The British Are Coming (To SXSW)

(Little Big Man) Every year, a cadre of the United Kingdom's hottest new artists set sail for Austin to partake in sUKonthis -- the annual British invasion of the South By Southwest Music Festival. Some already have major label deals in the States; others are new even in their home country; but they all have one thing in common: the potential to explode in the months following SXSW. They bring with them a coalition of British music business and international trade entities, ready to help pave the way for the next generation of exceptional English, Welsh, Scottish and Northern Irish musicians in America.

In 2003, it was The Darkness. In 2004: The Futureheads, Aqualung, Jamie Cullum and Athlete. Last year, The Go! Team and the Kaiser Chiefs were the talk of the festival, while the Magic Numbers and James Blunt went from virtual unknowns to Next Big Things.

Read on to see what 2006 brings...

Austin Music Hall
sUKonthis and BBC Radio 2

Corinne Bailey Rae
Richard Hawley
The Zutons
(set times t.b.a.)

Blender Bar
sUKonthis and BBC 6 Music

KT Tunstall
The Feeling
Jim Noir
The Kooks
(set times t.b.a.)

Additional events + artists to be announced in the coming weeks.

* Brakes

Brakes, uhhhhhhh, is three years old. It was born in the UK in Power's Bar in Brighton. It was fine, received water and gig offers sporadically, was offered a single deal by Tugboat Records, released "Pick Up The Phone" in late 2004, and found its 26-second video on rotation on MTV. Then it all got crazy. Now it's like a dream. Rough Trade released its debut album, Give Blood, sometime around the Fall of 2005. It received universal appraisal, and it went out on tour with Buck 65, Belle and Sebastian and Editors. It's not enough. Running through water. It had its live US debut in Piano's bar, Ludlow St., NYC, where it sold out two consecutive nights and made someone shout "You're the best band in America." "OK," said Brakes.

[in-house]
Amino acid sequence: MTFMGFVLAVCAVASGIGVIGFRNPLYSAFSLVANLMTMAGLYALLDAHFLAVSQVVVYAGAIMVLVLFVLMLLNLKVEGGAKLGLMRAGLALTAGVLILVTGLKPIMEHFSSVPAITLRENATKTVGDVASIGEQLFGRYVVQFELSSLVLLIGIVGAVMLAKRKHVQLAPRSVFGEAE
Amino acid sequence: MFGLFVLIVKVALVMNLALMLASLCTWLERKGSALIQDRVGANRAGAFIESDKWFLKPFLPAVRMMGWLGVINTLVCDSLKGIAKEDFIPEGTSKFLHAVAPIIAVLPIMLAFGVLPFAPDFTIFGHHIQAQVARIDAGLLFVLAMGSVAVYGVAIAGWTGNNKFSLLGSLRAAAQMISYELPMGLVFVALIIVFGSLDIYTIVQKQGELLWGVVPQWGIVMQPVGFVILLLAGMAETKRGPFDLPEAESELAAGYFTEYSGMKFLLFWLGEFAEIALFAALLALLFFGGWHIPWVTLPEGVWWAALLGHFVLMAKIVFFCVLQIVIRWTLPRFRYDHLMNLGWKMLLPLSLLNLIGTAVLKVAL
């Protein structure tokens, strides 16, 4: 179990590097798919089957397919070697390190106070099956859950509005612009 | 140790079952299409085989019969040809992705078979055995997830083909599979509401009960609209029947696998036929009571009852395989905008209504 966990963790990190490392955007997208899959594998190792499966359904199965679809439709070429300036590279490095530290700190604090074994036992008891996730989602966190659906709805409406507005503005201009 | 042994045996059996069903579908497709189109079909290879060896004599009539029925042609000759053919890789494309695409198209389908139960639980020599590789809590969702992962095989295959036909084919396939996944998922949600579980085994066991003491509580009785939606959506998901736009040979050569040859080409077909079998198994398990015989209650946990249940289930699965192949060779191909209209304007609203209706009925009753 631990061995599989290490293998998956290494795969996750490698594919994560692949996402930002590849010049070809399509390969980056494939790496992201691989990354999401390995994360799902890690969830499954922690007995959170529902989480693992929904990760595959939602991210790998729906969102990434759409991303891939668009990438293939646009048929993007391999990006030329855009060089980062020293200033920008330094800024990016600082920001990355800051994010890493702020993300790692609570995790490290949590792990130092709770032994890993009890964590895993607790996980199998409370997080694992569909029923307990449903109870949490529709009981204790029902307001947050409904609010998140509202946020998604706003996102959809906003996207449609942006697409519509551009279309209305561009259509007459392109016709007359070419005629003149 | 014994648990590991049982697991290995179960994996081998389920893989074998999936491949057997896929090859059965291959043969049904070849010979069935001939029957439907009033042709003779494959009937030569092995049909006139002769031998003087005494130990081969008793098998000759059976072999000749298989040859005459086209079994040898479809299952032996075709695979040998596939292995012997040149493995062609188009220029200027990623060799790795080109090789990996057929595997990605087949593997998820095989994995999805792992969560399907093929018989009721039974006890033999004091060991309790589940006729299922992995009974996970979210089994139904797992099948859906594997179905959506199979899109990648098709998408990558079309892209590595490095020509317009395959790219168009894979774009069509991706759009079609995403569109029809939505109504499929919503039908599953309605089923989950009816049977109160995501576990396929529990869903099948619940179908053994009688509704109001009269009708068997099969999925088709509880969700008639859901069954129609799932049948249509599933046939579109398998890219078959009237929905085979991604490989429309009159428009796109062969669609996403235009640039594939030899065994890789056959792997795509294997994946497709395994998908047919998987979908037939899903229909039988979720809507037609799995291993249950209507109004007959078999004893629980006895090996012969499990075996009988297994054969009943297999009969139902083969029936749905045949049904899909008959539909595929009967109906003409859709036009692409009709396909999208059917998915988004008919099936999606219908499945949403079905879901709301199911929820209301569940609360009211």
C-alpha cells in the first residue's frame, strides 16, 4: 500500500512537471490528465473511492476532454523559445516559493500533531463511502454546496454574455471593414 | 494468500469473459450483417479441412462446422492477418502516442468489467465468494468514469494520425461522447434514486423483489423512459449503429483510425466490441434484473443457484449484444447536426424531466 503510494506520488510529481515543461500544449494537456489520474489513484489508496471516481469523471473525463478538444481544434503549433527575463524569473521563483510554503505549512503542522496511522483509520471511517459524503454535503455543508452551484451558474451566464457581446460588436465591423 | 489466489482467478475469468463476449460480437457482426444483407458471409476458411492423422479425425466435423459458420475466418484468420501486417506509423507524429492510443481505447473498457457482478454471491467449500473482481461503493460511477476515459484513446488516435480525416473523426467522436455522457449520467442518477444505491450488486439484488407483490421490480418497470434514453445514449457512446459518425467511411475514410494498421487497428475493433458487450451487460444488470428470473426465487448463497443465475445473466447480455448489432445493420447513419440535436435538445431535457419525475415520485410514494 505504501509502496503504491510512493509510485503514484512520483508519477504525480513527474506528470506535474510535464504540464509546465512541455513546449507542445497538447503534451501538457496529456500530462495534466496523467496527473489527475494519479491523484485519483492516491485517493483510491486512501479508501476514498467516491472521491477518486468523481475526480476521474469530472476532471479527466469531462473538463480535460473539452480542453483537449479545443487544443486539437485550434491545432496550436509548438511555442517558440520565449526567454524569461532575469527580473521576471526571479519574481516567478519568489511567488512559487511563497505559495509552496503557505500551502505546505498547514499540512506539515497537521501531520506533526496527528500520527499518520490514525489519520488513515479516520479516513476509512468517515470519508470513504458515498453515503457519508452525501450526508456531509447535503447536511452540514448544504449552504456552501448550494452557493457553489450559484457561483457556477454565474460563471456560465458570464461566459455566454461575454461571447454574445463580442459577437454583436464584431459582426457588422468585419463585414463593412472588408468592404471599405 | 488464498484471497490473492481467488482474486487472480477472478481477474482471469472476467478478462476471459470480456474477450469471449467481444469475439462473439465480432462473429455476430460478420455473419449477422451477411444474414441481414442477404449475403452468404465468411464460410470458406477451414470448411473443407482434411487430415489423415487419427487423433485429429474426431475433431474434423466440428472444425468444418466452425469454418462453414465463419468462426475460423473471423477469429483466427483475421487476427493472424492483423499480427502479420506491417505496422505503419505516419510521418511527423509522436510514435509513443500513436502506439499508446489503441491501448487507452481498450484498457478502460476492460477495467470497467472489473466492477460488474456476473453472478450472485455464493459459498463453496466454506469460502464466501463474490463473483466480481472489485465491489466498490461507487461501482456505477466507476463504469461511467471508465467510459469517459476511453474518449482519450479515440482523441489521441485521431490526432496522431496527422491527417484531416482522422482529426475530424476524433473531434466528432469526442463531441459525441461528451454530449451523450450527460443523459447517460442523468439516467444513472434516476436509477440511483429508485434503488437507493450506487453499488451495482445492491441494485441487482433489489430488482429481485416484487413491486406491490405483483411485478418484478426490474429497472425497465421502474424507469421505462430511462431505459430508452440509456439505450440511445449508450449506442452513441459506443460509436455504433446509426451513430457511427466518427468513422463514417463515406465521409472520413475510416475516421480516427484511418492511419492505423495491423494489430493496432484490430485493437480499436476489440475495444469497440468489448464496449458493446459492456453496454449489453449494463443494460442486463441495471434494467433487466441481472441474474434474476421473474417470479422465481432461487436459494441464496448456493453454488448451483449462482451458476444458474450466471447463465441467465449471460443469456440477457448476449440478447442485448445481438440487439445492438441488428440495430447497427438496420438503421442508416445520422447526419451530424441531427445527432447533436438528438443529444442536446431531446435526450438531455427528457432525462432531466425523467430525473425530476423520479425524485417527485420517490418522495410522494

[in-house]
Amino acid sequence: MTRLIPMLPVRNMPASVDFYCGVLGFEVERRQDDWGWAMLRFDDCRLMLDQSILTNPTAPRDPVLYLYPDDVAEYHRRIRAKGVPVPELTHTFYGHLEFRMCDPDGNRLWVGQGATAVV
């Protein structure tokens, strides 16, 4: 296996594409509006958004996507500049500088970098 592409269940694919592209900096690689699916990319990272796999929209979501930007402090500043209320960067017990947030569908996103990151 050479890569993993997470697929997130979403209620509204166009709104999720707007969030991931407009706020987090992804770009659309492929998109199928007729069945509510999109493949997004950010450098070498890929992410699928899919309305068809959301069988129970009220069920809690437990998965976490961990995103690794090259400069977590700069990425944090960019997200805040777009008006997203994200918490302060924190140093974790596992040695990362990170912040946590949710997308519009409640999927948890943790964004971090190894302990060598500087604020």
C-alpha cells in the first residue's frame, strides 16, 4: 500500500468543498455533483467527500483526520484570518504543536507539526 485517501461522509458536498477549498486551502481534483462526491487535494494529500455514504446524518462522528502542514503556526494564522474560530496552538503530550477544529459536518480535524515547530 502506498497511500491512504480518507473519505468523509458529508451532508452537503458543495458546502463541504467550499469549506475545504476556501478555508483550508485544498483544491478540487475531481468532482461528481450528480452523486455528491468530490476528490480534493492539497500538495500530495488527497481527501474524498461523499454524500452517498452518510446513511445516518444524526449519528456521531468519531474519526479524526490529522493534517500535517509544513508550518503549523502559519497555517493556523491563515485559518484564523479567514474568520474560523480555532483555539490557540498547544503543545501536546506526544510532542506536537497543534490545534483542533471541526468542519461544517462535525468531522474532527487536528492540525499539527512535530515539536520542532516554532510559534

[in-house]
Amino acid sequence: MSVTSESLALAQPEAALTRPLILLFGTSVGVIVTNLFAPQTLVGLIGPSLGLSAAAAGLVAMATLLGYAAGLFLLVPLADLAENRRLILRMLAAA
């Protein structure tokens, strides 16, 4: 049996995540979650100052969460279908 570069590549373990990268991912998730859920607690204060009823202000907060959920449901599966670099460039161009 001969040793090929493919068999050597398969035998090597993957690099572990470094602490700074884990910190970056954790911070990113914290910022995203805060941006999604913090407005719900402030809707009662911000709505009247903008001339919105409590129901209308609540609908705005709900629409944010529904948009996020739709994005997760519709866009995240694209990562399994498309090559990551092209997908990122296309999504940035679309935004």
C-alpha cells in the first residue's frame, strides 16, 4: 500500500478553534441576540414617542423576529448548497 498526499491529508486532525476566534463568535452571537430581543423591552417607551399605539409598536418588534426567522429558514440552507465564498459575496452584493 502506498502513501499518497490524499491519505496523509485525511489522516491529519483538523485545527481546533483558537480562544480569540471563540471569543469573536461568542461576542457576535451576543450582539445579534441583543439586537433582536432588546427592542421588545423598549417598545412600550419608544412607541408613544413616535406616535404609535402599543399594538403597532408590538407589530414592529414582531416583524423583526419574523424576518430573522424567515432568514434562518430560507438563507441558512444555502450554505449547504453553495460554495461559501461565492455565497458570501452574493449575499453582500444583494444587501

* Editors

"An extraordinary piece of music... a debut that will endure." (NME) Editors' debut record, The Back Room, has hit the platinum mark in the UK, and will be released in the U.S. on FADER/Kitchenware in March. Editors have built things the traditional way across Europe by touring relentlessly, winning both respect and an army of fans and letting the media play catch-up later. They played a handful of US shows in January that were all sold out weeks in advance, and are now gearing up to bring their epic live show to the US for a full tour which will be bookended by performances at SXSW and Coachella.

* The Feeling

The Feeling met at college in London. They answered an ad in the back of a music mag for a covers band to play a season in the French Alps, then spent three months living in a shoebox on the side of a mountain and playing ten two-hour shows a week for drunken snowboarders. They returned to London determined never to play a cover ever again, and set up their amps in a garden shed and recorded some of their own songs. Their name came from the neon sign on a bar in Paris they drove past on their way home.

* Goldfrapp

Sex, subversion, style, humour, songs: great pop music's greatest components. Goldfrapp have always known it, since their Mercury Music Prize-nominated 2000 debut Felt Mountain. Through pioneering electronics, crystalline vocals, visual theatrics and glam-sex decadence, they've moved through the ambient shadows into the technicolor thrill that is the hallmark of classic British pop music. Notable recent happenings with Goldfrapp include the fall 2005 tour with Coldplay and their nomination for an MTV Europe Music Award as "Best Alternative Act." Goldfrapp's new album Supernature will be released March 7 on Mute Records.

* Richard Hawley